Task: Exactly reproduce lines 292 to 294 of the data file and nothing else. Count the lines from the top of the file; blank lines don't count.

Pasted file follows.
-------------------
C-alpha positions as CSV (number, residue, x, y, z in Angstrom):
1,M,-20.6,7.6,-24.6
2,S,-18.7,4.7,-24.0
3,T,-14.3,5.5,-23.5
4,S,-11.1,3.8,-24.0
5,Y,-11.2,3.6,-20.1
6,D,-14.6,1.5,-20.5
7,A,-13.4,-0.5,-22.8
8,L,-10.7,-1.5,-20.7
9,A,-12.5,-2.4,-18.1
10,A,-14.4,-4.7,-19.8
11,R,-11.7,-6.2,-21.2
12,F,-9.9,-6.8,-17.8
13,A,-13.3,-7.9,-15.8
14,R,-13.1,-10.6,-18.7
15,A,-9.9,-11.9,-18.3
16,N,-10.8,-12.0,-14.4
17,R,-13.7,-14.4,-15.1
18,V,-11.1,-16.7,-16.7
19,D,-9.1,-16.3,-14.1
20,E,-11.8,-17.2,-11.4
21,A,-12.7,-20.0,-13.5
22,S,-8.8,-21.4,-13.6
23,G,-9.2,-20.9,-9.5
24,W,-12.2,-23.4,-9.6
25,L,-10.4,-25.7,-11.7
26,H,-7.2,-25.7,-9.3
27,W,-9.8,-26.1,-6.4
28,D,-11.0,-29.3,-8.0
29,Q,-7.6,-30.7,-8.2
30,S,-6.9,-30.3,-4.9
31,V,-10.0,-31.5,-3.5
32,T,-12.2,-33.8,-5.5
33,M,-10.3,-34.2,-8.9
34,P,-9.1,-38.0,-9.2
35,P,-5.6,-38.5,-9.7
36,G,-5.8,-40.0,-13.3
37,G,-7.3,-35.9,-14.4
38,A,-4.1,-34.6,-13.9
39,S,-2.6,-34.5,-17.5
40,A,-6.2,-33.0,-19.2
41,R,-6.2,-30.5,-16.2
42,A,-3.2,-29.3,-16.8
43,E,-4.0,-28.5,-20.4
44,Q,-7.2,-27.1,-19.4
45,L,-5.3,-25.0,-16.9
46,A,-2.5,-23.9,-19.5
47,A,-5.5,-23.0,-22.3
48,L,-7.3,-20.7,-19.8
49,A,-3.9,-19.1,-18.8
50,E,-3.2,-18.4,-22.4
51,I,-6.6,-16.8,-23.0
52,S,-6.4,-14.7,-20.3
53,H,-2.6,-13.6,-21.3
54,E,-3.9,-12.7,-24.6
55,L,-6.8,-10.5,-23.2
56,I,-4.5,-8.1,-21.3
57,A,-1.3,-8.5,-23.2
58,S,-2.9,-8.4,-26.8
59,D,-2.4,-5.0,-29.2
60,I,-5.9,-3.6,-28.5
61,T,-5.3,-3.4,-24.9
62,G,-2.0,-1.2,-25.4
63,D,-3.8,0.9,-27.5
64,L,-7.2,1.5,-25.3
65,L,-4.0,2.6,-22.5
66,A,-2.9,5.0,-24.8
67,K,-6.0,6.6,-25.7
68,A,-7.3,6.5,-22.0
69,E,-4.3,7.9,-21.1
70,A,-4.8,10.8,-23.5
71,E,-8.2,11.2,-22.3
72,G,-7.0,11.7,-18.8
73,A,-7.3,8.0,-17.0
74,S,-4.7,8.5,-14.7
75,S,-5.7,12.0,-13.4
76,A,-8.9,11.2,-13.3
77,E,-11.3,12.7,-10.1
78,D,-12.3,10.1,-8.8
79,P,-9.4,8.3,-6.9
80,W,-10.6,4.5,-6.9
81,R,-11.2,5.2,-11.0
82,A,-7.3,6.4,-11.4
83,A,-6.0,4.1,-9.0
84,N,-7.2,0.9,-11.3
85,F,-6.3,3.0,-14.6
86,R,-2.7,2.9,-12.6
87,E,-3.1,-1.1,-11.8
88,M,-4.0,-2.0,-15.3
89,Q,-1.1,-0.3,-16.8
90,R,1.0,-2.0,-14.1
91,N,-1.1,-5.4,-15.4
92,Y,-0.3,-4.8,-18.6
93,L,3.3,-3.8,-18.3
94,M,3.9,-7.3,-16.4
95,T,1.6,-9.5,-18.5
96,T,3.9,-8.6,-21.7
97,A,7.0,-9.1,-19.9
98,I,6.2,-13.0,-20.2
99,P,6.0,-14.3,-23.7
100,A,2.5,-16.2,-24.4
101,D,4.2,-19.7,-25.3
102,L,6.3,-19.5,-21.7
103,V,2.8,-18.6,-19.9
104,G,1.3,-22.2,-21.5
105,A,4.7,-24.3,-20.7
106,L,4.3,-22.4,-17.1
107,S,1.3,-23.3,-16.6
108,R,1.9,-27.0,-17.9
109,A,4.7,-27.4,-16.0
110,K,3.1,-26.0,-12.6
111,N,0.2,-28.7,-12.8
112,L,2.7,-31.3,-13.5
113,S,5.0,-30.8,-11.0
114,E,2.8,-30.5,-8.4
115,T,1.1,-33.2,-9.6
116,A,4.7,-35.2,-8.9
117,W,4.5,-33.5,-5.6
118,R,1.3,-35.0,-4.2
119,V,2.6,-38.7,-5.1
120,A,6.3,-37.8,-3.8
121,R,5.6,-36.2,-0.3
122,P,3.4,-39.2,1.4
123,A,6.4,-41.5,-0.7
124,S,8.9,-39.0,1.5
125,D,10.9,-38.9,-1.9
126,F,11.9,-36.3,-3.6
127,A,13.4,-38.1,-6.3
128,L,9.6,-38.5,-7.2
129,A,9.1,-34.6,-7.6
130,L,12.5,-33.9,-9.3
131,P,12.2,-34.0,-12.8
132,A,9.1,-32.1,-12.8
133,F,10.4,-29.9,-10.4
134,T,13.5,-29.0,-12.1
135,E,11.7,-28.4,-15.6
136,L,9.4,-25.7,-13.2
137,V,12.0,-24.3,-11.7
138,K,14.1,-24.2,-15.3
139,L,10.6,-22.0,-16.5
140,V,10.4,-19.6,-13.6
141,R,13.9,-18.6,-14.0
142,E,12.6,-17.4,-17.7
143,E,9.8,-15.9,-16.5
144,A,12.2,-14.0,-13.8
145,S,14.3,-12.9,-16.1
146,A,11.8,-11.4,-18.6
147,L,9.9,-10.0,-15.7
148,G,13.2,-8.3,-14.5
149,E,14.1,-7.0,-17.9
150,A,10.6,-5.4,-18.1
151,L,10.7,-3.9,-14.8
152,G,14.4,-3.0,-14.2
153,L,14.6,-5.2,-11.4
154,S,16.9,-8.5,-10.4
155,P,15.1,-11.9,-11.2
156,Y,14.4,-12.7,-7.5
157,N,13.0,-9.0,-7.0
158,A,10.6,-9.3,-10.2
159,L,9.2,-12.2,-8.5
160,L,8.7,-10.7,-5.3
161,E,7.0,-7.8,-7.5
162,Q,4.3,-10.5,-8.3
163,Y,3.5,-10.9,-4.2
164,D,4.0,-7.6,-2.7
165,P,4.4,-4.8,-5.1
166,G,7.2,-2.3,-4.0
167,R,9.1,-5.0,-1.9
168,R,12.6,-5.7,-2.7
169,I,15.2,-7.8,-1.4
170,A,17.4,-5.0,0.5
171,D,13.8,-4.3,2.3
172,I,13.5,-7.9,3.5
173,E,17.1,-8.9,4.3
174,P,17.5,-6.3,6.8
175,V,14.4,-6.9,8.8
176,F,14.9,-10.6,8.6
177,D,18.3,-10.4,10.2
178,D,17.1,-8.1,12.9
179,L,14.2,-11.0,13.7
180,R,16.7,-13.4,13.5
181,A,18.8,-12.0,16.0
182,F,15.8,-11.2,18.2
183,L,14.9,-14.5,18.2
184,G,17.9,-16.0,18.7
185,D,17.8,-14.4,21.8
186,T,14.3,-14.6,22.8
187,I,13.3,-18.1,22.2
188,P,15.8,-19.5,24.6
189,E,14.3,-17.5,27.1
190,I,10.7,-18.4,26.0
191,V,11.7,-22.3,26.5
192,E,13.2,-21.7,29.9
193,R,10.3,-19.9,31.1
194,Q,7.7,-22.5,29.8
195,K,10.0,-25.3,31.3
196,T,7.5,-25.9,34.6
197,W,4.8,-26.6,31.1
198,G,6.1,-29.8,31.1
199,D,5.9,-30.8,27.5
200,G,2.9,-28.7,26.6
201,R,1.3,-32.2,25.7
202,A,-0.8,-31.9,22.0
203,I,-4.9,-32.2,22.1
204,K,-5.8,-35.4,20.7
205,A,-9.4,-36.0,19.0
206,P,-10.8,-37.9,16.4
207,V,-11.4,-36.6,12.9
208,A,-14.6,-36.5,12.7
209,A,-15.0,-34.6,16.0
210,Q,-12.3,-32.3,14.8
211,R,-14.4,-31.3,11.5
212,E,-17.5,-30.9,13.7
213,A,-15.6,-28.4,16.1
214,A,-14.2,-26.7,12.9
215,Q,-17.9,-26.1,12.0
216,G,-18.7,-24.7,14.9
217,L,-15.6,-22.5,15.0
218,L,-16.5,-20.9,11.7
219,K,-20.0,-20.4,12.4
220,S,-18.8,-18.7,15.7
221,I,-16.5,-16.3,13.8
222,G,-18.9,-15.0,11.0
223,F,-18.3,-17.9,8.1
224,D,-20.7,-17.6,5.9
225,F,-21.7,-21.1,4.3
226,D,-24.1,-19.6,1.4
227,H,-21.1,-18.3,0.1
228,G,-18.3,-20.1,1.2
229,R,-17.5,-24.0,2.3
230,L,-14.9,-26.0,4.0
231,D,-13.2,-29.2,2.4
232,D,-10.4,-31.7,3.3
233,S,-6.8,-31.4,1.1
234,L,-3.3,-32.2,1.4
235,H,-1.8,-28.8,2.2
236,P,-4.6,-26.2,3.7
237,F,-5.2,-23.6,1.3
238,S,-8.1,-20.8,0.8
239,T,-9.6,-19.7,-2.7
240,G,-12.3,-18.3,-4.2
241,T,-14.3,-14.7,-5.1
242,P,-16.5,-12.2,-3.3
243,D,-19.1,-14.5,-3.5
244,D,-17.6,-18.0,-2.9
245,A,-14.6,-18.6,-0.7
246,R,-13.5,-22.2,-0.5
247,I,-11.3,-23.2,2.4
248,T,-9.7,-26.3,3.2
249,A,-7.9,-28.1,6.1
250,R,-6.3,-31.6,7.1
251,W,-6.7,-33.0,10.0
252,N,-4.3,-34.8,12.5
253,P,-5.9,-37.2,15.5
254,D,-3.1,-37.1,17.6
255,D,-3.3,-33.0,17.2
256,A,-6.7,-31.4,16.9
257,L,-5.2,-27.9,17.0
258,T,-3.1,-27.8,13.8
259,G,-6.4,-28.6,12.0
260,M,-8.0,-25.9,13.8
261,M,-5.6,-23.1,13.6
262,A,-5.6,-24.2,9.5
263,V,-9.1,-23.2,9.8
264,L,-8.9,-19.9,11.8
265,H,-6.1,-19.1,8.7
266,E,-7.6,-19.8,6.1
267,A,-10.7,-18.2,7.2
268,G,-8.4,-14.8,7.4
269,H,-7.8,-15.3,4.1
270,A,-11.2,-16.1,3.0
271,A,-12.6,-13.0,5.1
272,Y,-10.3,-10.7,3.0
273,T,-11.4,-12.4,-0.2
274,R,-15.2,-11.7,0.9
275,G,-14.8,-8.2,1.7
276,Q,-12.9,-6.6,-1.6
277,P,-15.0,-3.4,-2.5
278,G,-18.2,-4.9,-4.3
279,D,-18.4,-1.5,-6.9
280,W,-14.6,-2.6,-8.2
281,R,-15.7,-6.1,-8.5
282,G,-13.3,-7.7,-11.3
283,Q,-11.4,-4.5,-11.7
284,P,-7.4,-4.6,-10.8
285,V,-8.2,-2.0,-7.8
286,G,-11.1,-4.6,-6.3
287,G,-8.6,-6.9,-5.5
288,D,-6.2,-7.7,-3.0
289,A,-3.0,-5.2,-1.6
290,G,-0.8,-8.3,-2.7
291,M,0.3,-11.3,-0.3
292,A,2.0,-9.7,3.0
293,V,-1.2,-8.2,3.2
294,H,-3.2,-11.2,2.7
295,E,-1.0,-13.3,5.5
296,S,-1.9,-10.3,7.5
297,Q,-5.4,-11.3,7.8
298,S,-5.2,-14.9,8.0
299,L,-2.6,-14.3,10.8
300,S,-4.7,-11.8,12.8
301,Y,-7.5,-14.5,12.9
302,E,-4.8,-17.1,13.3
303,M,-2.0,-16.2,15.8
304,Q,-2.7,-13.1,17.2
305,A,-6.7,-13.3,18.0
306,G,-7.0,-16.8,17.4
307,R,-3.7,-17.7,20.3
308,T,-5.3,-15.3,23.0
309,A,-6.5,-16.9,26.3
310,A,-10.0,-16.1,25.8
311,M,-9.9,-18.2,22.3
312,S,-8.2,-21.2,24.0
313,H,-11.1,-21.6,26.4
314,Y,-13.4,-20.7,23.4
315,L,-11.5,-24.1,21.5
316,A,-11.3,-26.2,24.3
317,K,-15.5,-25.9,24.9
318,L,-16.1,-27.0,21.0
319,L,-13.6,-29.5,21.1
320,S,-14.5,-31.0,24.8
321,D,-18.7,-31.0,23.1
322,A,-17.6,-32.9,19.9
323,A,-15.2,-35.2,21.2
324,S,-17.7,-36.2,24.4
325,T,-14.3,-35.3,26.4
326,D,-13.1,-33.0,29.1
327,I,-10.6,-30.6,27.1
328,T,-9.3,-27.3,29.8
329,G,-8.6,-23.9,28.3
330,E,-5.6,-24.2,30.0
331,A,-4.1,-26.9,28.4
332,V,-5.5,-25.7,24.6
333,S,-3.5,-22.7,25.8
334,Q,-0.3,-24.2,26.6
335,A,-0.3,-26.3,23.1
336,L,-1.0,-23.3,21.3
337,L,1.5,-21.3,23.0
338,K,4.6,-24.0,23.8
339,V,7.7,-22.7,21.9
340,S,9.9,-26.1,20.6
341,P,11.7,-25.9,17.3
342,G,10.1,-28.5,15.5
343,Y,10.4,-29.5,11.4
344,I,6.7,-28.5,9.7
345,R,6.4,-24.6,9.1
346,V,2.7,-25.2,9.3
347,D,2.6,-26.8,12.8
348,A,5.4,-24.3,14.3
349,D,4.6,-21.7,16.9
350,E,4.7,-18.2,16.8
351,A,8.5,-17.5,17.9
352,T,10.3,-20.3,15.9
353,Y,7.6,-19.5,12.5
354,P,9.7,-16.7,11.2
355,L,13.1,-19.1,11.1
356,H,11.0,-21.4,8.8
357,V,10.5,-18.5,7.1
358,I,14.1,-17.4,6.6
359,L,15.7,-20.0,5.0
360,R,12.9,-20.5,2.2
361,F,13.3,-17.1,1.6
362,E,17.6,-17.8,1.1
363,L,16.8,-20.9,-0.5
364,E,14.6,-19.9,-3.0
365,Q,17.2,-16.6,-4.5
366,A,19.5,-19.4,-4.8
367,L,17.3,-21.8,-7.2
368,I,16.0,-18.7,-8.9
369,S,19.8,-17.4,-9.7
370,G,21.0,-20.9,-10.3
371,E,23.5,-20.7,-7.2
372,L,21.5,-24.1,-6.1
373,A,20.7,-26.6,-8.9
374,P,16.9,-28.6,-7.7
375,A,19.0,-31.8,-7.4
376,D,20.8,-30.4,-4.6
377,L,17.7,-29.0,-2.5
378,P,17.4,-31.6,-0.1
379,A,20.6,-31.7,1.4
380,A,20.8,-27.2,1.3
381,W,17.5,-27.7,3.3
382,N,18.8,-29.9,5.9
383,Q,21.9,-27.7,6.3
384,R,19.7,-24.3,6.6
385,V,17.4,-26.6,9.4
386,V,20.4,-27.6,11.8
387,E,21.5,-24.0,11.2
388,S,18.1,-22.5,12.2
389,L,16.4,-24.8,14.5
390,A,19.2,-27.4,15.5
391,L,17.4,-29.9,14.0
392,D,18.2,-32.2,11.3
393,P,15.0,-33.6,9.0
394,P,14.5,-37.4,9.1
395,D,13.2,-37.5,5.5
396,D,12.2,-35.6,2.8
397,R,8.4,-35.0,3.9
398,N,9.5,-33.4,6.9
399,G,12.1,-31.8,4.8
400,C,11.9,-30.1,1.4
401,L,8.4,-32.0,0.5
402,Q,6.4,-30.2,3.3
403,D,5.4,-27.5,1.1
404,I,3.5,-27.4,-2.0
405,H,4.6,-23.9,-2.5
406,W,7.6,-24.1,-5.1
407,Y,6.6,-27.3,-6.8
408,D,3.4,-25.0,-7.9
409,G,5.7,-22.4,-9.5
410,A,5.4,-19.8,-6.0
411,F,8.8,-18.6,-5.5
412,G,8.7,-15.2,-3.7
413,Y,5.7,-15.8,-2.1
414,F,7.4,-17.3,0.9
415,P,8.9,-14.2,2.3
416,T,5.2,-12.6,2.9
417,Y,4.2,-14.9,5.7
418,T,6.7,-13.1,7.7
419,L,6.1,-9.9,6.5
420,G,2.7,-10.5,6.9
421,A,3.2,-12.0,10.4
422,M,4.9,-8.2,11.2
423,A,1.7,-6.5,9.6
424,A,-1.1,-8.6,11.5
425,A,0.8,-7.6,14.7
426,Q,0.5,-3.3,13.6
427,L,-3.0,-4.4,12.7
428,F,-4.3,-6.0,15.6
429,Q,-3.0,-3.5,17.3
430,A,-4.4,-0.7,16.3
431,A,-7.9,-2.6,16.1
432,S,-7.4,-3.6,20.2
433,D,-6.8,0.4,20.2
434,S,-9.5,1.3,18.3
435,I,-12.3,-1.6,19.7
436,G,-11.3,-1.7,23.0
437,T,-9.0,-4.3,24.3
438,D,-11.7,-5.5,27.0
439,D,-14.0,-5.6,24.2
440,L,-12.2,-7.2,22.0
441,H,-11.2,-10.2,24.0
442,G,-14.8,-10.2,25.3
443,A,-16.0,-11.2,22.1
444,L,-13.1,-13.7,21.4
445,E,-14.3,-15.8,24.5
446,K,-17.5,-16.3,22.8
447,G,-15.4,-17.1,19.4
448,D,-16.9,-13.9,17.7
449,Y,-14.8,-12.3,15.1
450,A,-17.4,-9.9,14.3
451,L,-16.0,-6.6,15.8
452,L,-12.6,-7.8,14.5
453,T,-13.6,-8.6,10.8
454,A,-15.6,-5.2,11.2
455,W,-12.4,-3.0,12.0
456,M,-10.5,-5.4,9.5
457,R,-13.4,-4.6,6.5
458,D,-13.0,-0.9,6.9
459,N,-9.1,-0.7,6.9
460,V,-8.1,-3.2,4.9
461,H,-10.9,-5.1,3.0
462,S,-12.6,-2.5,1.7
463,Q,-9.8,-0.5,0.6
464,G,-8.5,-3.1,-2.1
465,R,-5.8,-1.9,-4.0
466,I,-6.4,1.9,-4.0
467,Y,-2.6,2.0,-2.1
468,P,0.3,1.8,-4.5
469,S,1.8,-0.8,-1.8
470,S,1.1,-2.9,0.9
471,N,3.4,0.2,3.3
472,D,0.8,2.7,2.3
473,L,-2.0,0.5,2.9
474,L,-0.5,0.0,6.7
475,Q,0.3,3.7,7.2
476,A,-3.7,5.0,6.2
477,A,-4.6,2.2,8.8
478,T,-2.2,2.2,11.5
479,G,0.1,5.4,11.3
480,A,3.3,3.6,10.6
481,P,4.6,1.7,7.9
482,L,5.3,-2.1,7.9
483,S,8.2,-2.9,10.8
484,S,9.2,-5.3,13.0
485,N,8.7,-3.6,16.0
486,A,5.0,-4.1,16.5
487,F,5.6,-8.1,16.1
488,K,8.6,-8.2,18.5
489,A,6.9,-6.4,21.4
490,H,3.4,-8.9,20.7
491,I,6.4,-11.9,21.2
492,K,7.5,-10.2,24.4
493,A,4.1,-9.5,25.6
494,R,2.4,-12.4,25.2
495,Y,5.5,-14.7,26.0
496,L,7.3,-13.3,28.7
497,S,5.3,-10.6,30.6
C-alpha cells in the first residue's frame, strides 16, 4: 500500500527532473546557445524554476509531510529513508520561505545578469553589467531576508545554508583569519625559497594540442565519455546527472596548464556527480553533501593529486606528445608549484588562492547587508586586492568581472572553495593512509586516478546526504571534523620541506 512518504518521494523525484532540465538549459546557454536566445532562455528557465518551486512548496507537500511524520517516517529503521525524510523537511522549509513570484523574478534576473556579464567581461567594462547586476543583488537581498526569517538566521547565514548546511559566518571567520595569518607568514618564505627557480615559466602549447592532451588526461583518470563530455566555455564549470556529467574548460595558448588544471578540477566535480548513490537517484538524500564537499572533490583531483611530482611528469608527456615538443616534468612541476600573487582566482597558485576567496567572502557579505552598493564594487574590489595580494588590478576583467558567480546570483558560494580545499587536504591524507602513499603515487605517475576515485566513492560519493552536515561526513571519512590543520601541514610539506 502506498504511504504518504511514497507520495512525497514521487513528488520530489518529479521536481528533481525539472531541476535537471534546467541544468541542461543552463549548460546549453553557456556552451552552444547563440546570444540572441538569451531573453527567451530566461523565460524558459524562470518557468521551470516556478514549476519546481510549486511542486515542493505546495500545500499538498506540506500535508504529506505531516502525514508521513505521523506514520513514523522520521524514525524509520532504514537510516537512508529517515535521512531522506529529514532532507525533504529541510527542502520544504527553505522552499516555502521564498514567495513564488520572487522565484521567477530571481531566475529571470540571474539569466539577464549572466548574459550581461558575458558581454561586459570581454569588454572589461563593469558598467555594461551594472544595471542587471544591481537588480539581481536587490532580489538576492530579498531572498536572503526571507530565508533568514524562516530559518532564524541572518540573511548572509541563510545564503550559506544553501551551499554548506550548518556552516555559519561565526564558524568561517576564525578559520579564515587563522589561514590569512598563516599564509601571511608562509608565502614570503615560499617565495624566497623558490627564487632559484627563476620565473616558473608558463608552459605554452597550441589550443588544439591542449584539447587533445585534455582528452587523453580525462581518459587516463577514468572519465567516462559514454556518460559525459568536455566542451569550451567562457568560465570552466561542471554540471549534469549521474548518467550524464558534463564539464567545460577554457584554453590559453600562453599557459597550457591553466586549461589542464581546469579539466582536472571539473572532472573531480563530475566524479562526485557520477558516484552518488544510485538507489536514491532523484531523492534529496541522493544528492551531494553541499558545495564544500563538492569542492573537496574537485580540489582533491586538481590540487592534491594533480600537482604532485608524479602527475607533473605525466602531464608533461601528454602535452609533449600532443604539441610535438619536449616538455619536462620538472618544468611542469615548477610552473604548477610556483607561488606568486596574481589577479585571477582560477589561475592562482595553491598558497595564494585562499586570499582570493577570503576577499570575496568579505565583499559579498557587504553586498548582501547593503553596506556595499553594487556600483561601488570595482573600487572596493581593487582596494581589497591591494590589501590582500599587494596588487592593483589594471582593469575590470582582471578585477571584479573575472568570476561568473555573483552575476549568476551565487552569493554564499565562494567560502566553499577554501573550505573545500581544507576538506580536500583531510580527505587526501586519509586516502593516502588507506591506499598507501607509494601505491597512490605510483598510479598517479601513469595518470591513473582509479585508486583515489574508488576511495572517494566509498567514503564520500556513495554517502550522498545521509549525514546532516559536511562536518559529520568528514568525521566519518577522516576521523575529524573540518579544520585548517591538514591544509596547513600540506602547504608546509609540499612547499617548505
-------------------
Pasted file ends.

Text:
291,M,0.3,-11.3,-0.3
292,A,2.0,-9.7,3.0
293,V,-1.2,-8.2,3.2